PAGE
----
Growing up, the sun was my constant companion and it goes without saying that I took its warmth for granted.
However, over the years I learned that the sun is also capable of being just as much a foe as it is a friend.
And I have a blemish from my bad judgement to prove it.
Which is why new survey results by charity Melanoma Focus are so concerning.
Of the 1,003 people surveyed, 35% of Scots said they’re planning a hot summer holiday this year – but just over half plan on wearing sunscreen.
Here’s why adapting this attitude can be potentially life-threatening.
Wanting a tan is not a good enough reason to not use SPF
For many, this will be the first time they will holiday abroad since the Covid-19 pandemic.
And it’s no surprise 86% of Scots who took the survey have chosen a hot climate destination.
Melanoma Focus also said nearly half of people (42%) across the UK admitted they do not regularly wear sunscreen when jetting off to a hot country.
Their reason? They don’t expect to burn or they prefer to get tanned.
According to the charity, one in 36 men and one in 47 women in the UK will be diagnosed with melanoma skin cancer in their lifetime.
It is currently the most common form of skin cancer in the UK, but the vast majority of cases are preventable – starting with simply applying a sunscreen of SPF 30 or up every two hours.
‘I have been burned before – quite literally’
I spent 19 years of my life under the hot sun on the Caribbean island of St Maarten.
Sunscreen and sun safety wasn’t common or talked about much or at all growing up. It was viewed as an inevitable and constant variable you just had to learn to live and deal with.
You planned your day around when the sun was the tamest.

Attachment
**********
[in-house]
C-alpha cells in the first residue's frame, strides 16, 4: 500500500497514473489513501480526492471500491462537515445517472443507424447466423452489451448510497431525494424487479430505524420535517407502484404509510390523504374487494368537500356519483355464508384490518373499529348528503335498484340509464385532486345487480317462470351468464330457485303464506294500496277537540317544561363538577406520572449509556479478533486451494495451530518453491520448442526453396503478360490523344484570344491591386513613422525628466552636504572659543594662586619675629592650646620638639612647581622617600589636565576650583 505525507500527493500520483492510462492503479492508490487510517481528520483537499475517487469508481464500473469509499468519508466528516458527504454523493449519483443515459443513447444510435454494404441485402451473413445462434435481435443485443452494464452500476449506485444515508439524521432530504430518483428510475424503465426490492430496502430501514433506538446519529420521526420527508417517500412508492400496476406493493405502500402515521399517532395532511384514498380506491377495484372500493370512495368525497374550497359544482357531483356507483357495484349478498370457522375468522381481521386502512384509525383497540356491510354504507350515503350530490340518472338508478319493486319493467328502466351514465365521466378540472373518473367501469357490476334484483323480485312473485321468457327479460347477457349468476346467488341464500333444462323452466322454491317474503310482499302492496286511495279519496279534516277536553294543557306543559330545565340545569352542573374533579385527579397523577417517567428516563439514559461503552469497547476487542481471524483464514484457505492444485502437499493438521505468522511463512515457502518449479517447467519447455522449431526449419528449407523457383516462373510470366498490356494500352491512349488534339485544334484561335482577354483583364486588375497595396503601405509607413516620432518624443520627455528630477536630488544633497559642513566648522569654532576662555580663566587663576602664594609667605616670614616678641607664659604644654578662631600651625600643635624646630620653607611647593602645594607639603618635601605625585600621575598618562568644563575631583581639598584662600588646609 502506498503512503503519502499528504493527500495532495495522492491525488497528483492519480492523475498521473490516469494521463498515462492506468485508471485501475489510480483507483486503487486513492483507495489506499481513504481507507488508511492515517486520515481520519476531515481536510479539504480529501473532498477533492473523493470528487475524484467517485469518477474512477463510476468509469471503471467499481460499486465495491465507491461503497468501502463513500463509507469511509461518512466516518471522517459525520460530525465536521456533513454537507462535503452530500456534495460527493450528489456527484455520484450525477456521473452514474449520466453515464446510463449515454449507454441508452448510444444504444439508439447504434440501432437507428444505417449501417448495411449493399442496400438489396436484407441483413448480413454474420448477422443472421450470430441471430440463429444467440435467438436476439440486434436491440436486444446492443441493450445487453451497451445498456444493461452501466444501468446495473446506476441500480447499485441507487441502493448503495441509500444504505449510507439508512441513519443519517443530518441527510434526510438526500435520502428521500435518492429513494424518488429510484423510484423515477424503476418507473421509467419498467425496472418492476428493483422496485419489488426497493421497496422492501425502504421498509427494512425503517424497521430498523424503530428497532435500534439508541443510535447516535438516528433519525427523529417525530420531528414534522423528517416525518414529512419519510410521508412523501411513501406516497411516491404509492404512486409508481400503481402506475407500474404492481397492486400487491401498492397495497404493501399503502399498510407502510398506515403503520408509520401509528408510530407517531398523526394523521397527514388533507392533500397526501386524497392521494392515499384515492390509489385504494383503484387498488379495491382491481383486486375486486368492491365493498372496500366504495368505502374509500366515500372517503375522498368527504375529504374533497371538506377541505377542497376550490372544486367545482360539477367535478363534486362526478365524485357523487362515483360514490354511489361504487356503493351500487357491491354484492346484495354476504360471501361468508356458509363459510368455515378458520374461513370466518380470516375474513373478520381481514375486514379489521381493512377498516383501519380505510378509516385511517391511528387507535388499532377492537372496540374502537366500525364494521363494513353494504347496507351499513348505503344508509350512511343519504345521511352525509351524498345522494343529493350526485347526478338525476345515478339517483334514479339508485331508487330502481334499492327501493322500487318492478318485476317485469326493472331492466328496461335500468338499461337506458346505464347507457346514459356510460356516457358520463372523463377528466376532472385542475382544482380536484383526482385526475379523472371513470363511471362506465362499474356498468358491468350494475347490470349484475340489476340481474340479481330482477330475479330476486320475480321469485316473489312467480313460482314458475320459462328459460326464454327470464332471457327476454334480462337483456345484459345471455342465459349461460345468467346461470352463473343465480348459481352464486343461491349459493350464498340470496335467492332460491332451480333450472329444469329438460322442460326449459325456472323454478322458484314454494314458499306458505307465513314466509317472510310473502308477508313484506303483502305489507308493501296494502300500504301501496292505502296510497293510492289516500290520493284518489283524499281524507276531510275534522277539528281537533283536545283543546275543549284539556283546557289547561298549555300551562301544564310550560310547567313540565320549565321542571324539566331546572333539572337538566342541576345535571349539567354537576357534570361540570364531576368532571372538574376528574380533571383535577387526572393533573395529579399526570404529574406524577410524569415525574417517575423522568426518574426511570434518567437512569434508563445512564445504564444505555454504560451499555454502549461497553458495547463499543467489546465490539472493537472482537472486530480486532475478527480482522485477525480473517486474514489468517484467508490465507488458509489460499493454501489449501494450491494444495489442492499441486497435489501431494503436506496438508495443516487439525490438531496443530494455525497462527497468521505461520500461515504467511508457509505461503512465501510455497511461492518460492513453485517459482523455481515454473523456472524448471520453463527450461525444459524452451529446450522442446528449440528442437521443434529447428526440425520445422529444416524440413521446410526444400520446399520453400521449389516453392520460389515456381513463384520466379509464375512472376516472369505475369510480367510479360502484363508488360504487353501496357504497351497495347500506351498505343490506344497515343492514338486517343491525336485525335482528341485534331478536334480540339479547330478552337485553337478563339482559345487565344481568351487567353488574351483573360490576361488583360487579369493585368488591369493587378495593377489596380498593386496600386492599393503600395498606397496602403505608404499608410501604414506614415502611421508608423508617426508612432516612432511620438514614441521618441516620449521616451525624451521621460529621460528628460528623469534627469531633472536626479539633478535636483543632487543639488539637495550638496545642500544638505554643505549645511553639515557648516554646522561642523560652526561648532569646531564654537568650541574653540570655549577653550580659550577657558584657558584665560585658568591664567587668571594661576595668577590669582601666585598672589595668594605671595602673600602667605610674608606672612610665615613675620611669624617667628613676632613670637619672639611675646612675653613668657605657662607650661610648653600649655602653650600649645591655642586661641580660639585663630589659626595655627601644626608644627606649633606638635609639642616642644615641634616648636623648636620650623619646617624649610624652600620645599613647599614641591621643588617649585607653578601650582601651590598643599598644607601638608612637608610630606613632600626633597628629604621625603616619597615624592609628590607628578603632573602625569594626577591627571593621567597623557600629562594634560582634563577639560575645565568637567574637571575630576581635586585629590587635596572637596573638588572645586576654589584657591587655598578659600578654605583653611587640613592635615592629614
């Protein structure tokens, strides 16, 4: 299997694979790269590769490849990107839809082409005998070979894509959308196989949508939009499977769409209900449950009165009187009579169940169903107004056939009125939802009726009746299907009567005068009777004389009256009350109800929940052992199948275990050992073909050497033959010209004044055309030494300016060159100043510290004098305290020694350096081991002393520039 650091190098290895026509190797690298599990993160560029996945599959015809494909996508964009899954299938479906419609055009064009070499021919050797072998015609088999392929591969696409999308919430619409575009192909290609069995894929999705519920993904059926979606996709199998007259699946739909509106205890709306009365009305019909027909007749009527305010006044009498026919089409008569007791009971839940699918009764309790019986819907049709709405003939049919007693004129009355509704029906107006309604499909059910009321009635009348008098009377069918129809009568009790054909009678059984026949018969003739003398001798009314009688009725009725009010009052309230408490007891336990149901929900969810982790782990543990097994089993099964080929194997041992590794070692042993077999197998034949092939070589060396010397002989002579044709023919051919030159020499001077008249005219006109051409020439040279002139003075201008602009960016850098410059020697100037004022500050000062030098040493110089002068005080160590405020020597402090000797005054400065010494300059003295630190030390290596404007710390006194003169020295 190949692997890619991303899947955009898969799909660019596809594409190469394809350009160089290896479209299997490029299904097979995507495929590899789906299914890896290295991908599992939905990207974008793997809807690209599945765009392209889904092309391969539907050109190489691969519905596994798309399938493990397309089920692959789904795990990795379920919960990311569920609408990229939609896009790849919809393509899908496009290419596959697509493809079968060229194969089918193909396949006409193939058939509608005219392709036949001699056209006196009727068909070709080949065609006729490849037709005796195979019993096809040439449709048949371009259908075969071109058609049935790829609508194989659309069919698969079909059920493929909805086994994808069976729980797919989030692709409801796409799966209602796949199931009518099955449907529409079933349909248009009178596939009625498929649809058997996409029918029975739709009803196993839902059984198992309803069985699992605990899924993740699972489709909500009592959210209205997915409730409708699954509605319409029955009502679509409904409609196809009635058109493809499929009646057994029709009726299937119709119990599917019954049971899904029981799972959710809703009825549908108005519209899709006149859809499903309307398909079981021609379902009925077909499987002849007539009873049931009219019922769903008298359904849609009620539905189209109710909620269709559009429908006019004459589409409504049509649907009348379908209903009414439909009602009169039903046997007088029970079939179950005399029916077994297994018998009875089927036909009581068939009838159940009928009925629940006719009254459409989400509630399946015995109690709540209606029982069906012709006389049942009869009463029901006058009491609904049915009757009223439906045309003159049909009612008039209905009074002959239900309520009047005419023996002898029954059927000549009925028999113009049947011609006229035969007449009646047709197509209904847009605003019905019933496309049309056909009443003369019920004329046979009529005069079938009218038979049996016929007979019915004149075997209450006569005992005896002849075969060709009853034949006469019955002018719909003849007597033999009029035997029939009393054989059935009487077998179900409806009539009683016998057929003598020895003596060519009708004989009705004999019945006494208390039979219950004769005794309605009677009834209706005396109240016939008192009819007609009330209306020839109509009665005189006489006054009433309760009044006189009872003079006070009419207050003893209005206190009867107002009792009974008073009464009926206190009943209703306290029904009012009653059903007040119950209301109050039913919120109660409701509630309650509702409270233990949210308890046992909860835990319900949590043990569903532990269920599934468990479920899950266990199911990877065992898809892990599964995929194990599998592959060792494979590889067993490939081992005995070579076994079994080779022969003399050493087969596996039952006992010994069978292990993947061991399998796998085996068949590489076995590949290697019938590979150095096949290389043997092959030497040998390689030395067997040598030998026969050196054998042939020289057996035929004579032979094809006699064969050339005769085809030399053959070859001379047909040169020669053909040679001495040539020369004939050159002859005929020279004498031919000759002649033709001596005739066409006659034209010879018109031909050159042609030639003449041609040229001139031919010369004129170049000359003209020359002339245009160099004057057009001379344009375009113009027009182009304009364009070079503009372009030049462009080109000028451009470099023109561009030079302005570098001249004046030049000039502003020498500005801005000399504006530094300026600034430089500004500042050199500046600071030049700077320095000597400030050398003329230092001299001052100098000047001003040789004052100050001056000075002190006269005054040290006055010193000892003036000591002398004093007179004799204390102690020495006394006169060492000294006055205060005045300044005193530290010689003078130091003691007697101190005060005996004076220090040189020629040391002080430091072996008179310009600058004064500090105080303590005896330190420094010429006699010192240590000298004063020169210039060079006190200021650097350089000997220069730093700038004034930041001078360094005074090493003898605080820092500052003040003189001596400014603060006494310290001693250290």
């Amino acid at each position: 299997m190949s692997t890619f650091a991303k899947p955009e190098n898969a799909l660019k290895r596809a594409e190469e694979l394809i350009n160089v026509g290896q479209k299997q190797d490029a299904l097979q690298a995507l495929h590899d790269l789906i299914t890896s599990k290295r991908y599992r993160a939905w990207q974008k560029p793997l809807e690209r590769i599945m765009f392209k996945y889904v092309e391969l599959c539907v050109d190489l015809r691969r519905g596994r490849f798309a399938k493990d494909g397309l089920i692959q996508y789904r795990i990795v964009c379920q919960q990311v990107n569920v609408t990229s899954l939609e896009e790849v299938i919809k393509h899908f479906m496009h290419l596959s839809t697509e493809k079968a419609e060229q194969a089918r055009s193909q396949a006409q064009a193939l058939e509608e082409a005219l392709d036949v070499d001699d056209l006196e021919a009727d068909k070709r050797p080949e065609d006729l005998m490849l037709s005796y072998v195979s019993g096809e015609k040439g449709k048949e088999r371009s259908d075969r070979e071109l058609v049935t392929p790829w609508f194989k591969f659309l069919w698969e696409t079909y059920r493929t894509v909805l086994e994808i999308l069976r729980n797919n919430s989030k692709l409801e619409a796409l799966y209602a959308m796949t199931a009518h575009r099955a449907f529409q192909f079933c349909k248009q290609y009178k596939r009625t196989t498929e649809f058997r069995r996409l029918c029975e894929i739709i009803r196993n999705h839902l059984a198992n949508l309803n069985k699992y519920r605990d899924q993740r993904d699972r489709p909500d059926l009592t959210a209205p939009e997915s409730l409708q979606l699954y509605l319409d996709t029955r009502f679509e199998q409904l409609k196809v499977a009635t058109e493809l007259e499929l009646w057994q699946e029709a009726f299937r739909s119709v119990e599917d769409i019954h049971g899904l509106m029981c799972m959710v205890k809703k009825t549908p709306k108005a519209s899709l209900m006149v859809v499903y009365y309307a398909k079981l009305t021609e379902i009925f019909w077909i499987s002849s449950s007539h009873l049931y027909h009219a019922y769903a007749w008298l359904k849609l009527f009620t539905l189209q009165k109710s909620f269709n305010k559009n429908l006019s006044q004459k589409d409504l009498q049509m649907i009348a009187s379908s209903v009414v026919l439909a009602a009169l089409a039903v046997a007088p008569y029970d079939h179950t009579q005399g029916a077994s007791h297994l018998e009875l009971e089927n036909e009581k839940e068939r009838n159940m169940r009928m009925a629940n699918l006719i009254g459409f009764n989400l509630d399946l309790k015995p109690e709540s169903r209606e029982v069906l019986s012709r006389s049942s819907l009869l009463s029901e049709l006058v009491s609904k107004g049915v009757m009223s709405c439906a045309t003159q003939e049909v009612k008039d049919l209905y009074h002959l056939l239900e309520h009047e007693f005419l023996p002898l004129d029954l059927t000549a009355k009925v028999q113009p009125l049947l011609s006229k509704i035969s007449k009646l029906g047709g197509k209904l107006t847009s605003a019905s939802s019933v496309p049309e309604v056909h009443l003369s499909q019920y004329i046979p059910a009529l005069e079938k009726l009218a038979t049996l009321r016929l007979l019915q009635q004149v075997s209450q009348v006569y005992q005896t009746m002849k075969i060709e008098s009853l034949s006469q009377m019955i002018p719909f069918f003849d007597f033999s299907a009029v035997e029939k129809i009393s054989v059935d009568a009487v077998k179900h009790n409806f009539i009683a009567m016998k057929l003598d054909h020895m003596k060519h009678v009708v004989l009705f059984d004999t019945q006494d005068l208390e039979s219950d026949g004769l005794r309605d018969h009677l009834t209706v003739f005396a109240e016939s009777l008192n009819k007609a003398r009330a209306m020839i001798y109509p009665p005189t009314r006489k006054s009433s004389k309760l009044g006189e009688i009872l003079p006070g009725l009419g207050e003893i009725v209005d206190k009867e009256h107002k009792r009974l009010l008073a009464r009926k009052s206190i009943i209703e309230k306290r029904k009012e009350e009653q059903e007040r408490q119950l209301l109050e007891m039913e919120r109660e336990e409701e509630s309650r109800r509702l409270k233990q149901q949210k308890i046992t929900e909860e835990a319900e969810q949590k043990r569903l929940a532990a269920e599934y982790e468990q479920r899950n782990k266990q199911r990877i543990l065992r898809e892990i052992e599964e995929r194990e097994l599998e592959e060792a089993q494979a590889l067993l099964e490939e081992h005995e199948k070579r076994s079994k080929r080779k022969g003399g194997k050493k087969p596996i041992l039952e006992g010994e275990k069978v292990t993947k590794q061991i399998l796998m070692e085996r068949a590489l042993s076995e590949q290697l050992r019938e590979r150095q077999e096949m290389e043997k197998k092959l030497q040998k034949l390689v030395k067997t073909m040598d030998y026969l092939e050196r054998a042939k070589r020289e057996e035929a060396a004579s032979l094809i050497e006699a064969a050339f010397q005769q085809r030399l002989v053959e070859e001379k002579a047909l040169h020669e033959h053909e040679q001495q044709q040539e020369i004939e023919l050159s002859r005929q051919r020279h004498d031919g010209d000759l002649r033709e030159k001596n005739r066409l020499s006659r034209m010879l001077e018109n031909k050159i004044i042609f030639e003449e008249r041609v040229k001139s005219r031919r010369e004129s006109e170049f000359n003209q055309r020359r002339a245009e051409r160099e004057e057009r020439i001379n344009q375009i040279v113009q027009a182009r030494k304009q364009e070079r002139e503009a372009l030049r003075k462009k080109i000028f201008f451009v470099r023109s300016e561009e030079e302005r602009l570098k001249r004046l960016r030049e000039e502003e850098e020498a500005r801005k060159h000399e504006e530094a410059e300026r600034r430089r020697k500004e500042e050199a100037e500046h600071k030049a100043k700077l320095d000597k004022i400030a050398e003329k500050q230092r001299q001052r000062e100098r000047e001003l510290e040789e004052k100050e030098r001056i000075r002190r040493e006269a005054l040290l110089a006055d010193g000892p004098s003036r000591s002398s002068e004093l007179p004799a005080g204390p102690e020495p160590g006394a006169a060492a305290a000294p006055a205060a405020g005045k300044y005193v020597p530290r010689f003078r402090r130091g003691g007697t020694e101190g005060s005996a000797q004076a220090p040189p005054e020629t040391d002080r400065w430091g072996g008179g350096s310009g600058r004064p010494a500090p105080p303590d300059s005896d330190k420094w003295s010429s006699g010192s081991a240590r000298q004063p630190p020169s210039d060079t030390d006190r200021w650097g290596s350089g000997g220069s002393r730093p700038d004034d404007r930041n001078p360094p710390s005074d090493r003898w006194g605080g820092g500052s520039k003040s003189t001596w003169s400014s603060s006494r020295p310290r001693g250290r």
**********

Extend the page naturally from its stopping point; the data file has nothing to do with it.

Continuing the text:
There would be no way you’d look at the clock at 1pm and decide now would be a good time to run errands in town or pay your water bill.
Before moving across the pond, I didn’t understand the love many had for a cloudless, sunny day.
To me, the sun and its balmy temperatures were an obstacle and a hassle. Depending on how unrelenting the weather was on any given day, especially if it was over 29C, it probably meant I’d be in a foul mood.
No one enjoys sweating in their jeans (or school uniform) and sitting in an aircon-less room all day.
And then I experienced my first winter nearly a decade ago. A blizzard where temperature plummeted to -17C, coupled with trademark Dutch drizzle, and I suddenly understood.
The sun was to be worshipped.
Wrapped up in my duvet, refusing to leave my bed after I pushed it up against the heater, I vowed to savour the warmth every time when I went home.
However, I have been burned before. Quite literally.
On reflection, it’s hard to believe knowing what I know now that I spent so many years not applying sunscreen even to walk to school
‘Sunburn happens to tourists – not me’
About 10 years ago, I was taking part in an annual island-wide beach clean-up. This usually meant spending the morning and most of the early afternoon picking up litter up and down the coastline.
Never, in my back-to-back years of volunteering, did I ever think of slathering on some SPF.
But because of my skin type, there had been very rare occasions I’ve ever had an actual sunburn. A red nose and the pink cheeks that would be tanned by the next morning were never a sign for me to think about sunscreen.
This might be why I never took it seriously.
“Sunburn happens to tourists, but I live here,” I would reason with myself.
Well, I was wrong. I could burn – and badly.
I made the poor judgement call of spending the day totally unprotected under the sun. After hours exposed cleaning up the beach, some friends and I spent the more time outside of their home perched on the hillside.
My skin ached and was hot to the touch for days after that. I peeled badly and I was left with a very permanent reminder of that day. A sunspot on the right side of my face which gets even darker when the summertime rolls around.
And it all could have been prevented if I took some very easy, defensive measures.
Sunscreen is for everyone
Wearing and reapplying some SPF 30+, keeping to the shade where possible, wearing suitable clothing that covered my shoulders.
Sunscreen is for everyone, regardless of your skin type, and it should be worn all year-round – even if you think the sun can’t get to you because it’s overcast and grey.
A sunspot is just one of the many side-effects of overdoing your time in the sunshine.
The warmth is glorious, but it can be as cruel as it is giving.
So, to 42% surveyed and the ones who also forego sunscreen for a tan while on holiday – heed my warning.
Slather on that SPF, stay hydrated and befriend the shade.